Scottish – Irish – Celtic
Events recognizing Celtic origins and customs have long been preferred. From the stirring cry of the bag pipe to the outfit of formal tartan and kilt, wedding events based upon facets of Celtic practice can provide long-term memories. Aspects of these wedding celebrations could include part or all the following:
Anam Cara - Essentially, the Hearts other Half, this practice is a distinct ceremony celebrating the production of an ageless love now and forever more. This celebration of the elements; to the Celts the 4 elements Earth, Fire, Water and Air were the structures on which an effective connection were built.
This tradition was adjusted as Christianity moved into the Celtic lands as well as remains to be a fantastic way to include family and friends in your ceremony.
Handfasting - A ceremony dating back to classical times, Handfasting is a tradition of marriage prior to the availability of rings as well as rare-earth elements. The couple would take an item of fabric or rope and before their families and friends, state their love and intent by reciting a few words as well as binding themselves together symbolically with the rope. It is from this tradition we still refer to marriage as "tying the knot".
Oathing Stone -- Just what better place to put the pledges of a life time as well as eternity than in the heart of a stone? The oathing stone is held by the couple while their promises are stated, after that in some practices is thrown into a deep body of water to hold those assurances for evermore. Today that stone could be kept as a remembrance of this big day.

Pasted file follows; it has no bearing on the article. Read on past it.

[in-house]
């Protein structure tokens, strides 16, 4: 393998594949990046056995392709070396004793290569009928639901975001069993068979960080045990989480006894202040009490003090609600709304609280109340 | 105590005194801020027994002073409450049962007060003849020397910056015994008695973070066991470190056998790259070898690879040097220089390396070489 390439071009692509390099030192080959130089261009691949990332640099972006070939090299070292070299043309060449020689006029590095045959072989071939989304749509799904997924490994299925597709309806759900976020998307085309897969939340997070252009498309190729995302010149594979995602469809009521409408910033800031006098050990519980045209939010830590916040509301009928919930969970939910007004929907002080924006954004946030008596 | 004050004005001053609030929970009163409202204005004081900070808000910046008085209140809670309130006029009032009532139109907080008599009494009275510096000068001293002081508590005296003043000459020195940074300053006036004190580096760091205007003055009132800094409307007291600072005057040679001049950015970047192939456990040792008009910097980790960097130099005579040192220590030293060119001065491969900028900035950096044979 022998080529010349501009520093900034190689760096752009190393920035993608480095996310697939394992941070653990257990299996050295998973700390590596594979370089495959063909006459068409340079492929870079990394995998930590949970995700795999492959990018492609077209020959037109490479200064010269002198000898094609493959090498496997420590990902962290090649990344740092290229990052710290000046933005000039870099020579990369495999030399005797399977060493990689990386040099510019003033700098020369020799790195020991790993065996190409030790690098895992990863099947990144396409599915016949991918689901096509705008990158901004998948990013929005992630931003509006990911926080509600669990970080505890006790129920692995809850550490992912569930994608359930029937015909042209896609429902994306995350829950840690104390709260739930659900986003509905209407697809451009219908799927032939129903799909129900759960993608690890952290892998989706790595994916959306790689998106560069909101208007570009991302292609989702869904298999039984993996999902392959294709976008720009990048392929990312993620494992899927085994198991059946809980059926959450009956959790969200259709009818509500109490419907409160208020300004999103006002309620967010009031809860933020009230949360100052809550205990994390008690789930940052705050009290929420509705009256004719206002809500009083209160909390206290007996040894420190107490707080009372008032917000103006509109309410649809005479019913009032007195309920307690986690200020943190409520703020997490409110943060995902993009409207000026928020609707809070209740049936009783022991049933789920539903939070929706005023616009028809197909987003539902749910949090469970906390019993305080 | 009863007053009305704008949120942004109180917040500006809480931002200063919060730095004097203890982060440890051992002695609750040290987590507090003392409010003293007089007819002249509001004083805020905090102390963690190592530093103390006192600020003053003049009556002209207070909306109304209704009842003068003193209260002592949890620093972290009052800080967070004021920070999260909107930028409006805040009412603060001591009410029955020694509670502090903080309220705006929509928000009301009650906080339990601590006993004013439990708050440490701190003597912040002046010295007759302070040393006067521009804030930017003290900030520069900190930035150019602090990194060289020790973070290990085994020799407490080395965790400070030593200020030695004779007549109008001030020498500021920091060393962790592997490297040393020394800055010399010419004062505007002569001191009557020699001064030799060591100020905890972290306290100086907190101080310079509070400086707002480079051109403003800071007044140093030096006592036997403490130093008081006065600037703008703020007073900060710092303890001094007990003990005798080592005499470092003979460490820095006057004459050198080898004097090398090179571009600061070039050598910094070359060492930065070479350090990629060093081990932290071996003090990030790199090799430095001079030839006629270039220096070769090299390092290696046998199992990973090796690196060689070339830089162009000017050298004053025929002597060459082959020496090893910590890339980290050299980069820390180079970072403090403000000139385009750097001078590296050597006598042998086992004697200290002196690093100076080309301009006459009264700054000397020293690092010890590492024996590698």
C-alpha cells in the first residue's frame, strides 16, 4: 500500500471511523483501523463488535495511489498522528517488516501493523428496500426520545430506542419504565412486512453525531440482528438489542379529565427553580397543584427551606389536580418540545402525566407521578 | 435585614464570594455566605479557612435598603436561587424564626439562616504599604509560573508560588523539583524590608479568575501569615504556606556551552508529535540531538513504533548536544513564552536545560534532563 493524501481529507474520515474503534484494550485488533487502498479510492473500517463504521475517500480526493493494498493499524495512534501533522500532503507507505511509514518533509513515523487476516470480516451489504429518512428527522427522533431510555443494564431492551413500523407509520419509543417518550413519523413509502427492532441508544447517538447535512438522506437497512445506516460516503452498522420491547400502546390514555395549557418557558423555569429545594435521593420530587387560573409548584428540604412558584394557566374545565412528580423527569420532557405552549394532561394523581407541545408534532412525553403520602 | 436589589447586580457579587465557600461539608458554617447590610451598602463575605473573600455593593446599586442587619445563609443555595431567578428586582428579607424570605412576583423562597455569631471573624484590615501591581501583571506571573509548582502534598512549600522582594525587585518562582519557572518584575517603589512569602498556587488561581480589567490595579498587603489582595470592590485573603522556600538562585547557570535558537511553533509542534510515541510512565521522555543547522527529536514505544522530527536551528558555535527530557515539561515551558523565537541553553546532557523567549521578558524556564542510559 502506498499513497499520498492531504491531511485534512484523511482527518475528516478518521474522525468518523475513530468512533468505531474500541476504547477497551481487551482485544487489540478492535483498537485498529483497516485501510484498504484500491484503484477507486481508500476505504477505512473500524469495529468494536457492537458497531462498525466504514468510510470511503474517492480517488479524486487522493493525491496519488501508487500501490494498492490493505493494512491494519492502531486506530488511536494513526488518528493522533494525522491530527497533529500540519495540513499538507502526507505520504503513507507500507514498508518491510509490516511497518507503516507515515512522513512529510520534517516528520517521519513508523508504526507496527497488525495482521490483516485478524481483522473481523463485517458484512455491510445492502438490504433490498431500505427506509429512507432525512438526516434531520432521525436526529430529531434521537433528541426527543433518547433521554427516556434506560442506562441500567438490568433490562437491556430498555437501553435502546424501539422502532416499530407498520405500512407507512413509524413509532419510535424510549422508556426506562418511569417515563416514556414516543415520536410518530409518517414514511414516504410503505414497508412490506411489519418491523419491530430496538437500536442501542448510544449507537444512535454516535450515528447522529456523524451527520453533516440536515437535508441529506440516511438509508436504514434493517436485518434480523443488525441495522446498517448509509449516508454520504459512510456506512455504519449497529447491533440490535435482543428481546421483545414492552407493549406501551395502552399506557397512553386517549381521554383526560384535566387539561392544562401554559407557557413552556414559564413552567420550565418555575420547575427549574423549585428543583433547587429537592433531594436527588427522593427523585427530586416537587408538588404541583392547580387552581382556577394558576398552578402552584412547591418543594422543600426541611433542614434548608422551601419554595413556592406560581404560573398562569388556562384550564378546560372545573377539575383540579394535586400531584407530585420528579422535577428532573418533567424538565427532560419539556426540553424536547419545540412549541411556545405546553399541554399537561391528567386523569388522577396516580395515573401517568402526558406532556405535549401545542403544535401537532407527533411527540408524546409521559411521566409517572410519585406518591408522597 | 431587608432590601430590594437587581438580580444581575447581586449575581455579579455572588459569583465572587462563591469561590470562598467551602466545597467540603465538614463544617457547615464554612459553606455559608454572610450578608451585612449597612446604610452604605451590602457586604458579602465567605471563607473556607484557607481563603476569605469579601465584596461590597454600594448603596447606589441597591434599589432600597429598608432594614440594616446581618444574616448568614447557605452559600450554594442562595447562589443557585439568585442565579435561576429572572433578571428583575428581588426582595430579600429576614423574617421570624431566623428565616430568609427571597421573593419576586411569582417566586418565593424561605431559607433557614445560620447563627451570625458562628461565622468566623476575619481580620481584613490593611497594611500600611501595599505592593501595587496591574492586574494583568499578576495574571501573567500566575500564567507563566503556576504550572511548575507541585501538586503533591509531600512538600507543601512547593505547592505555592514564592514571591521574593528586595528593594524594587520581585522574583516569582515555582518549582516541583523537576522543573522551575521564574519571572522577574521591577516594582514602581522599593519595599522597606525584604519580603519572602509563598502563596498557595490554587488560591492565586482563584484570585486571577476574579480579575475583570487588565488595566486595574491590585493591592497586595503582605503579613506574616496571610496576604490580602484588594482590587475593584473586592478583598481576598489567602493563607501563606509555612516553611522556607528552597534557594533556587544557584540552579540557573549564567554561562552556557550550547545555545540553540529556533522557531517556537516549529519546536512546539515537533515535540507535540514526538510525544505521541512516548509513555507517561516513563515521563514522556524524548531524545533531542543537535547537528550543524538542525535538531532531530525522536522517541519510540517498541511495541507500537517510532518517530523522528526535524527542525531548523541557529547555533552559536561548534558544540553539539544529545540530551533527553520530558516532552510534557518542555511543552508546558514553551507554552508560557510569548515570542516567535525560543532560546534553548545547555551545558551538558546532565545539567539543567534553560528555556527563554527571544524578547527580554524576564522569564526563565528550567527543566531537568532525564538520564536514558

The Quaich - Originally crafted from wood the twin handled Quaich was a Scotsman's canteen, mess kit and drinking vessel rolled into one. King James of Scotland provided his betrothed Anne of Denmark a Quaich as a sign of his love for her throughout the wedding, from that point on the Quaich has been called the "loving cup". This beautiful event communicates the blessings of Kith and Kin to the couple.
Pinning of the Tartan
Pinning of the Tartan - A bride-to-be is officially settled for into the bridegroom's family with this event. Generally the oldest woman member of the groom's family gives a swatch of the family member 's Tartan to the bride-to-be representing she is now interwoven into all the behaviors of the clan.
The presentation of the family sword - The martial origins of the Celtic peoples revolved around the protection of fireplace as well as residence. This ceremony is the acknowledgement of the male participants of the new bride's family members that they also now have a new relationship and also a new sibling in arms.
At Life's Moments wedding events we can provide detailed support on Celtic/Scottish/Irish ceremonies, from construction of the ceremony to the final blessing in Gaelic we can assist you produce the day of your dreams ...
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